How to Build Confidence: Three Mistakes & Vital Remedies

assertiveness confidence performance psychology selfesteem May 05, 2023
Anxiety Master
How to Build Confidence: Three Mistakes & Vital Remedies

Your level of general confidence has a profound impact across all areas of your life. To a large extent, your confidence level will determine your expectations for success, whether you put yourself forward for opportunities and how you manage disappointments when they inevitably arise.

And yet, for such a critical attribute, it can seem as though a confident attitude and demeanour are part of life's mystical pot-luck.

Some people have it. Many people don’t. And confidence, or the belief that you can rely on yourself, plays a significant role in shaping our lives.

It’s as if we’re pushed out into the world, lugging a trait of under-confidence we weren't taught to unpack. As a result, we spend the rest of our lives living the less-than-thrilling consequences as we settle for less than we desire.

It affects how much we're prepared to take calculated risks, set ambitious goals and act on them.


Can you learn to be confident? 


While some people are naturally more confident due to their ability to tolerate uncertainty and regulate emotions, confidence is a set of skills anyone can develop. This article will give you a solid understanding of common confidence mistakes and how to correct them.

How can I be so sure? Because I’ve helped hundreds of people successfully implement the skills we will cover. To ensure we’re on the same page, let’s start with ‘What is confidence?’

Defining Confidence

 Broadly, confidence is a belief in oneself and one's abilities. It is a feeling of self-assurance and trust in your capacity to handle different situations, make decisions, and successfully achieve your goals. Confidence is essential to mental and emotional well-being, as it influences how you perceive yourself and interact with others.

 It’s not about having an exaggerated sense of self-importance or superiority and overestimating your abilities or achievement- what we might term arrogant. Instead, it is about having a balanced and realistic understanding of your strengths and weaknesses and trusting in your ability to face life's challenges and grow from them.

Where’s your current level of confidence? 


 Here's a quick, non-scientific assessment. Imagine the following scenarios and focus on your gut response – the sensations that arise:

  •  You have an interview tomorrow morning for a job you've set your heart on.
  •  You need to give a talk next week to a room full of people.
  •  There's an exam coming up that will determine your prospects.
  •  Your boss has asked to speak with you about your performance.
  •  Lunch is confirmed with someone you fancy; it must go well!"

Typical reactions will land somewhere between utter dread and excitement. That's not surprising. And while the sensations we associate with fear and exhilaration are similar, how we interpret them makes a difference.

Excellent if your response to the events mentioned evokes curiosity and excitement. Because many of us - as much as we'd like to embrace such opportunities - will confront a sense of threat. A fear of humiliation, loss, failure … all those disabling feelings that stop us from putting our best foot forward. Consequently, we might avoid these types of situations, and over time, the impact of reduced chances and life’s missed opportunities is dramatic.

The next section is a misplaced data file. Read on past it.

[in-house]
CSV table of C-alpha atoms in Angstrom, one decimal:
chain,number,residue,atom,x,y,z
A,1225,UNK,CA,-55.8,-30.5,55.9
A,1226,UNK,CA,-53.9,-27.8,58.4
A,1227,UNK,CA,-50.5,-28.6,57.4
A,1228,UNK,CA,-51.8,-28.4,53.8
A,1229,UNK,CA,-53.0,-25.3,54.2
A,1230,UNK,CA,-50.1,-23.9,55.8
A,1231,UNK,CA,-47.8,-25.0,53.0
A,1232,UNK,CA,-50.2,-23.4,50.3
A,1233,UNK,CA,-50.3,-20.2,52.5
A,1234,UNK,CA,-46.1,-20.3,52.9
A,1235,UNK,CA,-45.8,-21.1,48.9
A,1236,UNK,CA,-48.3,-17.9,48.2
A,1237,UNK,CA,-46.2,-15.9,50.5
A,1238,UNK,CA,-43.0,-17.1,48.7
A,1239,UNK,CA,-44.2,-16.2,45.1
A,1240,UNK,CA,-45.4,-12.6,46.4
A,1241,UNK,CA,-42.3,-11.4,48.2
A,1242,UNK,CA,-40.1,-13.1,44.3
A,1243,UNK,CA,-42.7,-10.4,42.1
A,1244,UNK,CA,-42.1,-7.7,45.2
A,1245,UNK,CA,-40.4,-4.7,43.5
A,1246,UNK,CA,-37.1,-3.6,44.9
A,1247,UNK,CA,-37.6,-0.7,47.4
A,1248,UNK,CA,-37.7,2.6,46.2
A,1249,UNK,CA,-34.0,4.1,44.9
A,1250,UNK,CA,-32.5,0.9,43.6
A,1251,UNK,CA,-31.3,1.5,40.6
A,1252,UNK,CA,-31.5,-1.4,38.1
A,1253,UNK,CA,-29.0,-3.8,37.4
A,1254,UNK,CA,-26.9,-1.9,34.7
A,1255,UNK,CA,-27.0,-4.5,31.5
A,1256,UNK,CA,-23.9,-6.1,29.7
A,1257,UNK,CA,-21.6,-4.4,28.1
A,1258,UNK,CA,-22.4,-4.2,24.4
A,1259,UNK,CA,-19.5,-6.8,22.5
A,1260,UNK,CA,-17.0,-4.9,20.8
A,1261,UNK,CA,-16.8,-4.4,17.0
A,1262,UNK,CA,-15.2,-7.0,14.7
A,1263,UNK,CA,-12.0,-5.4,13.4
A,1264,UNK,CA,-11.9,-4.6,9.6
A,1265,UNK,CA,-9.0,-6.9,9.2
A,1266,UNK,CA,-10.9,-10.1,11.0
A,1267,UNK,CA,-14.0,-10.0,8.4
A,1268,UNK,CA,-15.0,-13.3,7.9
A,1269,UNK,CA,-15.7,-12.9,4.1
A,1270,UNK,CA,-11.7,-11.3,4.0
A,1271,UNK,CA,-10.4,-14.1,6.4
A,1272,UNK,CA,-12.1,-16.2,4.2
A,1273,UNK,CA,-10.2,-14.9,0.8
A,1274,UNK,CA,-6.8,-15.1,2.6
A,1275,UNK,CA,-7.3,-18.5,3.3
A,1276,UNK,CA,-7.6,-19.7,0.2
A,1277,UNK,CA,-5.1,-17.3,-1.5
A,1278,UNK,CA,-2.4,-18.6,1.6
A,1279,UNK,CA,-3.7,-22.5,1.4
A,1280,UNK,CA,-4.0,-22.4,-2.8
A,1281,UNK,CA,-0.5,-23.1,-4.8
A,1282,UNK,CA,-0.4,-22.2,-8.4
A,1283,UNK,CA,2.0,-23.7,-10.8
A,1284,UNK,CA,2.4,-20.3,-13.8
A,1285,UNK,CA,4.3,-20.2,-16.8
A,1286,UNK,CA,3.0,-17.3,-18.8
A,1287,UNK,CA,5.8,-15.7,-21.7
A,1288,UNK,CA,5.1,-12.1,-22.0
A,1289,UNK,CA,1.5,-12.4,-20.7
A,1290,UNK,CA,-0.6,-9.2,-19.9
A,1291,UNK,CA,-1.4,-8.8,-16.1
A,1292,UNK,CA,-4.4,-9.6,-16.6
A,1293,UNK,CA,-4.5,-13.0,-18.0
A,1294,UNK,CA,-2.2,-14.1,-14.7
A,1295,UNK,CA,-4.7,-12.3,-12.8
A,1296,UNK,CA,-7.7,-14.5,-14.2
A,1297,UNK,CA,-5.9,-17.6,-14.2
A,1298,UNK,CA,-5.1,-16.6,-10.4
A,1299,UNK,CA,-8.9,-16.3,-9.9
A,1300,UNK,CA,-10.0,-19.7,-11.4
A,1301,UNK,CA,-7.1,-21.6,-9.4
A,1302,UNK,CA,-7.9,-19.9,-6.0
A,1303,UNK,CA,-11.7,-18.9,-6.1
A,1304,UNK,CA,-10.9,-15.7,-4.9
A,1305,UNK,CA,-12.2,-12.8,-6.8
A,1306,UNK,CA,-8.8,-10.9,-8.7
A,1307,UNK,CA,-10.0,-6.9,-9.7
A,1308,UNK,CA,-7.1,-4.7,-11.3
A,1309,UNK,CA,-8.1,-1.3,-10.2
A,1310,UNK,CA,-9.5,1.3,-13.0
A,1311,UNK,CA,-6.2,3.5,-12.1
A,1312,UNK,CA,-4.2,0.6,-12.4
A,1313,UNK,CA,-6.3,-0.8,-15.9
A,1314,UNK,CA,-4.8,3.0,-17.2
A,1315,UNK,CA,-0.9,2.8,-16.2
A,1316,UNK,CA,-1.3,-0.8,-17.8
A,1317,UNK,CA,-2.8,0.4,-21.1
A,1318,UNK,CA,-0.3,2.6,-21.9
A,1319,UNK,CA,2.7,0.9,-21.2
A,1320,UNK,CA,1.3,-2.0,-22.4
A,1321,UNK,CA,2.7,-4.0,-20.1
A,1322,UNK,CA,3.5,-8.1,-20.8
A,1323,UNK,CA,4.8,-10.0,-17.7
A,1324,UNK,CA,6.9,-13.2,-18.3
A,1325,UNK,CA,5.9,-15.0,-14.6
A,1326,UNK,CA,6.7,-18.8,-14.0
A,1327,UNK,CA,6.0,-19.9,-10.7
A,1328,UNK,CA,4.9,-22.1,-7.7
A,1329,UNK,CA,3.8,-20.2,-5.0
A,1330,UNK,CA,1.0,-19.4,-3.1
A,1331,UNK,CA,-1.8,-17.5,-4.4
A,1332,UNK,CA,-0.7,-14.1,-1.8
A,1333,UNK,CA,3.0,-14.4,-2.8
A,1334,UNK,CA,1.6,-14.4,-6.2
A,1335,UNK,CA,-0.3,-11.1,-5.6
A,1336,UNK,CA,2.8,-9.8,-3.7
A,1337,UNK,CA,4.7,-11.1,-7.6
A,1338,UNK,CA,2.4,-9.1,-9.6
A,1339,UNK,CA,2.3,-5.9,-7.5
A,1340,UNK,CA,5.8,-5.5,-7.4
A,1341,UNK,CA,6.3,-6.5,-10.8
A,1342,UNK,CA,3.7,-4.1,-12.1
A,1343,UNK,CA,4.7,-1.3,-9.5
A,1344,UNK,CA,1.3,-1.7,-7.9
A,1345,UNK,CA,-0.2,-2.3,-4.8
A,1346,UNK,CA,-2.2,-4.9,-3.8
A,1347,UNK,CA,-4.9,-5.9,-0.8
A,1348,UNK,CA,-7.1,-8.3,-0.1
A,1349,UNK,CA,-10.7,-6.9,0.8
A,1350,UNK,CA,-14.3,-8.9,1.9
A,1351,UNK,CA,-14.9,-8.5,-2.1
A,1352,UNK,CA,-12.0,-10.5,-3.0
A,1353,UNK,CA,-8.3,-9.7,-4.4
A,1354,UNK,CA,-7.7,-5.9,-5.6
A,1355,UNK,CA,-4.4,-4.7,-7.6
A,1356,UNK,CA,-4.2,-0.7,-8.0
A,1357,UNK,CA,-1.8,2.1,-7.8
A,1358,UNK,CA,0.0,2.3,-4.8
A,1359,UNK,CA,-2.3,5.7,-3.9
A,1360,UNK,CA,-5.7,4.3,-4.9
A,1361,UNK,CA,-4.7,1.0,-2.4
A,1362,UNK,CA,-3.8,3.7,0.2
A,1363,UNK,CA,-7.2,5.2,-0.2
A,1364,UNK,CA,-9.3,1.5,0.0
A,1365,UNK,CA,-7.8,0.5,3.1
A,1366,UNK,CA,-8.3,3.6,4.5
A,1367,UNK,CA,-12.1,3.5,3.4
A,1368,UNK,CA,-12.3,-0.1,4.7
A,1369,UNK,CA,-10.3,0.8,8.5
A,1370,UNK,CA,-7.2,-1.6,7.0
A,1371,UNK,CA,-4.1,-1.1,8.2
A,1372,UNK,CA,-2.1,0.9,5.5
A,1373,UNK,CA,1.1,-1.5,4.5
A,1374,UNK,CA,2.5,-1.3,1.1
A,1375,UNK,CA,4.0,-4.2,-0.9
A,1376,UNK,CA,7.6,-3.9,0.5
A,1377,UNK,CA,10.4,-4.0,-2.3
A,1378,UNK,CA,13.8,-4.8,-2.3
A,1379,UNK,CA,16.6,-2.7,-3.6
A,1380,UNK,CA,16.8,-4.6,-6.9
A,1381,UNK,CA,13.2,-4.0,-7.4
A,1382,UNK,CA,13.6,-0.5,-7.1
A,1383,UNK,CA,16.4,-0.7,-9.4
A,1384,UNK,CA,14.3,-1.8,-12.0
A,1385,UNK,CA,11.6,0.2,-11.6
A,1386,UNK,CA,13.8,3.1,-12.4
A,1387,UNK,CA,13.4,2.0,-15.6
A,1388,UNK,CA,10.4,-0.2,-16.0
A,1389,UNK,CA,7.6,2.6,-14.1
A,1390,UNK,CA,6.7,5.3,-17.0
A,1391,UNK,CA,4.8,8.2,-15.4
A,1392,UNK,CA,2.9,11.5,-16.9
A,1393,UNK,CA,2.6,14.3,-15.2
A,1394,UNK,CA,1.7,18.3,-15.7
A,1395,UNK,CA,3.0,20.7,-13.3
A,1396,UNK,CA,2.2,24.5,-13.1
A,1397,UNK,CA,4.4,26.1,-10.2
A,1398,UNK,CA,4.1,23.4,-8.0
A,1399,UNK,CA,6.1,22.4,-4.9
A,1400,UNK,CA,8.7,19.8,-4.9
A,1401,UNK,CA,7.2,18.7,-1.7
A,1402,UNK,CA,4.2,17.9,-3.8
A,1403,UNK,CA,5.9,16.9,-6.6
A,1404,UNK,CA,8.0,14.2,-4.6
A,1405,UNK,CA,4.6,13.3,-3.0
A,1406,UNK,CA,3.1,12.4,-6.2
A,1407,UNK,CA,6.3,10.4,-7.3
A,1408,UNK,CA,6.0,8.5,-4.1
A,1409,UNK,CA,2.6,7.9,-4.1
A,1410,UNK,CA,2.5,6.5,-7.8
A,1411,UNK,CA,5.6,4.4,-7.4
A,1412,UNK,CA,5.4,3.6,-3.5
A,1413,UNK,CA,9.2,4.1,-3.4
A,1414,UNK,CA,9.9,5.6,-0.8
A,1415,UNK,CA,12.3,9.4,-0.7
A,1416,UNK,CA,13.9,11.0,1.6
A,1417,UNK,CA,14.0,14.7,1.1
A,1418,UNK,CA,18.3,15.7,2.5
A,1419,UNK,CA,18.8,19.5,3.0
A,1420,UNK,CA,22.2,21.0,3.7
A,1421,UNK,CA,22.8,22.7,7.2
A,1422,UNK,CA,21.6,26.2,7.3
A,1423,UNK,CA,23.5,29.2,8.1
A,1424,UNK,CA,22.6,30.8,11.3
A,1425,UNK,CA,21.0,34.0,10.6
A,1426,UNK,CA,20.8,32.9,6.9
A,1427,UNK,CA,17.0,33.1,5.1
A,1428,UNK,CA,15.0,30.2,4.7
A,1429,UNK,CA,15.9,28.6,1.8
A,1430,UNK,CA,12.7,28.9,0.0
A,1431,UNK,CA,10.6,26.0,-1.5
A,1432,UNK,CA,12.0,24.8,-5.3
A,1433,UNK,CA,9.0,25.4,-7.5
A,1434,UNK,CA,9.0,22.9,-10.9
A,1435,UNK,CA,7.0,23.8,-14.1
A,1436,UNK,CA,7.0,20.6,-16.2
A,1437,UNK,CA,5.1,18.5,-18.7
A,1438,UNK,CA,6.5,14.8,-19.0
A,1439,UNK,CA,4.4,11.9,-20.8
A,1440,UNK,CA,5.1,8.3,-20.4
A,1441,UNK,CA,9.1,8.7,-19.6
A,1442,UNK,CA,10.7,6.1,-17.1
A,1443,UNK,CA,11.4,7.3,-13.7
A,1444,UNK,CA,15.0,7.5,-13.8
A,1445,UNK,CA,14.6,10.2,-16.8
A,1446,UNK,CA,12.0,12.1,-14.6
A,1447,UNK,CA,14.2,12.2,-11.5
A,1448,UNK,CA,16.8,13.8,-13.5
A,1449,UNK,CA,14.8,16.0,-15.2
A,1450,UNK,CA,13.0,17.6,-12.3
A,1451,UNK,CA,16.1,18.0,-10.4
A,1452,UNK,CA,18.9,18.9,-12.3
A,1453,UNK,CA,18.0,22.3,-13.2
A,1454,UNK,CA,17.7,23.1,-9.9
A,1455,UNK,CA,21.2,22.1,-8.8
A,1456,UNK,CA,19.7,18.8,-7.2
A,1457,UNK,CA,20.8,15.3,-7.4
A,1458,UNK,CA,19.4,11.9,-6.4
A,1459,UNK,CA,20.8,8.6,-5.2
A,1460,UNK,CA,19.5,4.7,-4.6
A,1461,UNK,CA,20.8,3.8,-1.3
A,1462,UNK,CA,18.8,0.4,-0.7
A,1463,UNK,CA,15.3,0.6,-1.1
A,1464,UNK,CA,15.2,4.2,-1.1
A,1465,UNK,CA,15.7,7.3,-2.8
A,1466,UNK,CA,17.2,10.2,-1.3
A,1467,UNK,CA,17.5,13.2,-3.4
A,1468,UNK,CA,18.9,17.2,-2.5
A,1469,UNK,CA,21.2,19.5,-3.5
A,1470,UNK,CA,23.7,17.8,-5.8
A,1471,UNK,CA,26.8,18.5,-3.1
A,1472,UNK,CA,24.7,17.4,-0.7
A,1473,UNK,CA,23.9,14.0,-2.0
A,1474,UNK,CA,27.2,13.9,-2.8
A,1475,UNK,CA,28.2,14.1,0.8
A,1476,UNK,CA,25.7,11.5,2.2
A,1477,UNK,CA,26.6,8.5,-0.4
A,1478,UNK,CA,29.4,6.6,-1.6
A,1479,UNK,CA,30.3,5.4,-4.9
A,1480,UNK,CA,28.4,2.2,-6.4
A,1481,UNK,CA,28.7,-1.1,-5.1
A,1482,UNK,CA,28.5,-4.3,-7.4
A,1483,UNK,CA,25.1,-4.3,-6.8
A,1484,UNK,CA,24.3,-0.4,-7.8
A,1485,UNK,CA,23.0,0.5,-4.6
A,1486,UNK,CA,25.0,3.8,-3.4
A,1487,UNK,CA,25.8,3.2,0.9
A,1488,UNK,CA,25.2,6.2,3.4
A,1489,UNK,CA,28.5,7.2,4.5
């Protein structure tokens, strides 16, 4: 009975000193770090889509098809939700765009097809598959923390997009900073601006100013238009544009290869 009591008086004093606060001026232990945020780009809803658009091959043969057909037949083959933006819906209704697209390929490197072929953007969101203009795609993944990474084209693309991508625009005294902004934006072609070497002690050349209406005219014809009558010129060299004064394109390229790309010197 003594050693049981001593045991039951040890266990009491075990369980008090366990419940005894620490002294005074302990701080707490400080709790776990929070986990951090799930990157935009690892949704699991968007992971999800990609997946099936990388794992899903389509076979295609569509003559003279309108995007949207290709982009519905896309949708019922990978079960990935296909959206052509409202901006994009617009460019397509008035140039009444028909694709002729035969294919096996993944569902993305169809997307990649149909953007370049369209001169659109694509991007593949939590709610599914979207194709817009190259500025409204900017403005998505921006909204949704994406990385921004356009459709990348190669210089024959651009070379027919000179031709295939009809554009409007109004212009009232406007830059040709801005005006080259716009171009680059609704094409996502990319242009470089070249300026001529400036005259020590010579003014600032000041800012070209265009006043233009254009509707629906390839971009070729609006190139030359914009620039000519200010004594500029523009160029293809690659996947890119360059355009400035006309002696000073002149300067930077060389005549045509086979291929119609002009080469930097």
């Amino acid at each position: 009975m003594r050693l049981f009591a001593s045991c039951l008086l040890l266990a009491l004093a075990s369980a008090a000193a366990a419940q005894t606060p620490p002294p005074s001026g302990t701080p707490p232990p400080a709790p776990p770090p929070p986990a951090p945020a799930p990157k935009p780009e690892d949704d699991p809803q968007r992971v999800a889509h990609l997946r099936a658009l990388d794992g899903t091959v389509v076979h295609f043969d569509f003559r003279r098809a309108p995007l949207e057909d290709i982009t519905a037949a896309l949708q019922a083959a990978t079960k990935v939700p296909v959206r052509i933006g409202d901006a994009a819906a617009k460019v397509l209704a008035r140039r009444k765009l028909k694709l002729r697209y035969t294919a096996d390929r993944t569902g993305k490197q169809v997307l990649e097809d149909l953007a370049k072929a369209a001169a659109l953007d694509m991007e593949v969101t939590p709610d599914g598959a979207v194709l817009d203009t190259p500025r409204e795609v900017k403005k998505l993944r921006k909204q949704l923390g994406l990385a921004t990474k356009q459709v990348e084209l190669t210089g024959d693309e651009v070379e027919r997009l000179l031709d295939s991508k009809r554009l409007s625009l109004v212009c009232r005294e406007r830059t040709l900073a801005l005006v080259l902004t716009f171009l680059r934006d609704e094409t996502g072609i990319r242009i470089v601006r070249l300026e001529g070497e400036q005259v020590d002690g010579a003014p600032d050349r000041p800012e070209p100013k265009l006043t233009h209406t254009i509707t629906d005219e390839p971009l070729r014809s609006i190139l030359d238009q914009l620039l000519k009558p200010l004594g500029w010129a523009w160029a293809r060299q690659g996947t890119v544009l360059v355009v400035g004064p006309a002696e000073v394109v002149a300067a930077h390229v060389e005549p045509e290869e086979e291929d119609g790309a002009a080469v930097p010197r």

Toxic Twins: The Relationship Between Low Self-Esteem and Low Confidence


People with low self-confidence may subconsciously undermine their success at work. This makes them less likely to ask for or get promotions, raises and even jobs.

A person with low self-confidence often struggles with low self-esteem, which refers to how much you value and appreciate yourself.

Low self-esteem often abandons us when we need it most and, when combined with low confidence, can result in limited opportunities, lower earnings, and reduced creativity or entrepreneurial spirit. It's disheartening.

There's a belief that low self-esteem goes hand in hand with incompetence and apathy. Worse, people tend to smell the unhealth of low self-esteem almost instantly. It's conspicuous. Regrettably, coworkers, bosses, customers and clients make negative assumptions about people who exhibit behaviours of low self-esteem.

So, a pretty rubbish combination for those concerned, then. Plus an unnecessary one. Because each of us can take practical steps towards a more reassuring and confident position for ourselves.

So let's begin putting things right — especially for your confidence before stressful events. And if you're a confident person, stay with me — you'll be interested in defining what you're likely already doing to ensure you do more of it.

I've extensively experienced the errors and tested antidotes we’re about to cover — on myself and with my clients. While none of us has become overnight performers, progress is steady and observable.

We'll highlight the typical confidence errors and then identify the antidotes.

Confidence Mistake  #1 — Forgetting that confidence is situational 

People with low confidence tend to think in sweeping and generalising terms about their abilities. In other words, you might forget that your confidence is situational.

You'll have situations in life in which you were and are successful. You give yourself time to prepare and, as a result, receive favourable outcomes. Perhaps even better than expected.

When this happens, you likely have a subtle sense of pride because you prove capable of assuring results. What's more, successes you minimise or take for granted — like attending a job interview or making a tricky phone call — say much about who you are and what you can do.

But when anxious, you forget or tend to downplay your previous successes. Instead, you likely think things like, 'I'm just not a capable person,' or, 'I'll never be able to deal with this situation.' In other words, you identify as inadequate or defective despite your wins. And as you absorb this message, these inaccurate statements begin to feel real — even though they aren't true.

Confidence Remedy 1 — Be specific about the context of feeling under-confident 


If you are nervous before an event, you want to be as clear and straightforward as possible about your feelings. In other words, you want to isolate and compartmentalise the experience into its appropriate box.